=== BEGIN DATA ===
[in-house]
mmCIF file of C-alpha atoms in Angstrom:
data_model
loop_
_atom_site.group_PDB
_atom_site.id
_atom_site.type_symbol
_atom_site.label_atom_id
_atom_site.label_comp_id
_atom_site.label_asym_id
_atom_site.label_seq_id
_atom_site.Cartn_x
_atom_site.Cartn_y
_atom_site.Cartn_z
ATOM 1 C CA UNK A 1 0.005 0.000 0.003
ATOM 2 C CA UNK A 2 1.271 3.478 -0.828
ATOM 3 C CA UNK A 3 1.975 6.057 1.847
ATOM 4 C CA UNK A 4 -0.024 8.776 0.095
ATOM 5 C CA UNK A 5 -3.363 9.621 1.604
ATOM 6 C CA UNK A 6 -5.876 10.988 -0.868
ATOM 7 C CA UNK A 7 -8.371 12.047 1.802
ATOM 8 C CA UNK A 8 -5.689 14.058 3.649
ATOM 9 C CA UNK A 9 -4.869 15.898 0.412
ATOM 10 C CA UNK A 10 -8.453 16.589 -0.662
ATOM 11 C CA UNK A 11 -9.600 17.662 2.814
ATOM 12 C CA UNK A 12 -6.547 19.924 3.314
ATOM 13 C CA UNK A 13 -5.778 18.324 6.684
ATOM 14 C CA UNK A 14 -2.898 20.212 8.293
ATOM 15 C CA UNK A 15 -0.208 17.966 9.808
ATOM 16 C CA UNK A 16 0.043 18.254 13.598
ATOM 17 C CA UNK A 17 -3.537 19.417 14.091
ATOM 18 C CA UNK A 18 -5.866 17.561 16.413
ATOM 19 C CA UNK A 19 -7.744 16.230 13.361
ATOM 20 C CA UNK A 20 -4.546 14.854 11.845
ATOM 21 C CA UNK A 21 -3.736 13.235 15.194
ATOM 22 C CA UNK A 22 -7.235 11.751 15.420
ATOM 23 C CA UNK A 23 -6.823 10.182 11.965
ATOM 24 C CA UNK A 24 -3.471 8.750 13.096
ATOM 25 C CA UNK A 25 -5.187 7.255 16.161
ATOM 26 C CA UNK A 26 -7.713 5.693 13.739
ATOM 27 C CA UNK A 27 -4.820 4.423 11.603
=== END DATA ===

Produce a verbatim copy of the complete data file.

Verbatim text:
[in-house]
mmCIF file of C-alpha atoms in Angstrom:
data_model
loop_
_atom_site.group_PDB
_atom_site.id
_atom_site.type_symbol
_atom_site.label_atom_id
_atom_site.label_comp_id
_atom_site.label_asym_id
_atom_site.label_seq_id
_atom_site.Cartn_x
_atom_site.Cartn_y
_atom_site.Cartn_z
ATOM 1 C CA UNK A 1 0.005 0.000 0.003
ATOM 2 C CA UNK A 2 1.271 3.478 -0.828
ATOM 3 C CA UNK A 3 1.975 6.057 1.847
ATOM 4 C CA UNK A 4 -0.024 8.776 0.095
ATOM 5 C CA UNK A 5 -3.363 9.621 1.604
ATOM 6 C CA UNK A 6 -5.876 10.988 -0.868
ATOM 7 C CA UNK A 7 -8.371 12.047 1.802
ATOM 8 C CA UNK A 8 -5.689 14.058 3.649
ATOM 9 C CA UNK A 9 -4.869 15.898 0.412
ATOM 10 C CA UNK A 10 -8.453 16.589 -0.662
ATOM 11 C CA UNK A 11 -9.600 17.662 2.814
ATOM 12 C CA UNK A 12 -6.547 19.924 3.314
ATOM 13 C CA UNK A 13 -5.778 18.324 6.684
ATOM 14 C CA UNK A 14 -2.898 20.212 8.293
ATOM 15 C CA UNK A 15 -0.208 17.966 9.808
ATOM 16 C CA UNK A 16 0.043 18.254 13.598
ATOM 17 C CA UNK A 17 -3.537 19.417 14.091
ATOM 18 C CA UNK A 18 -5.866 17.561 16.413
ATOM 19 C CA UNK A 19 -7.744 16.230 13.361
ATOM 20 C CA UNK A 20 -4.546 14.854 11.845
ATOM 21 C CA UNK A 21 -3.736 13.235 15.194
ATOM 22 C CA UNK A 22 -7.235 11.751 15.420
ATOM 23 C CA UNK A 23 -6.823 10.182 11.965
ATOM 24 C CA UNK A 24 -3.471 8.750 13.096
ATOM 25 C CA UNK A 25 -5.187 7.255 16.161
ATOM 26 C CA UNK A 26 -7.713 5.693 13.739
ATOM 27 C CA UNK A 27 -4.820 4.423 11.603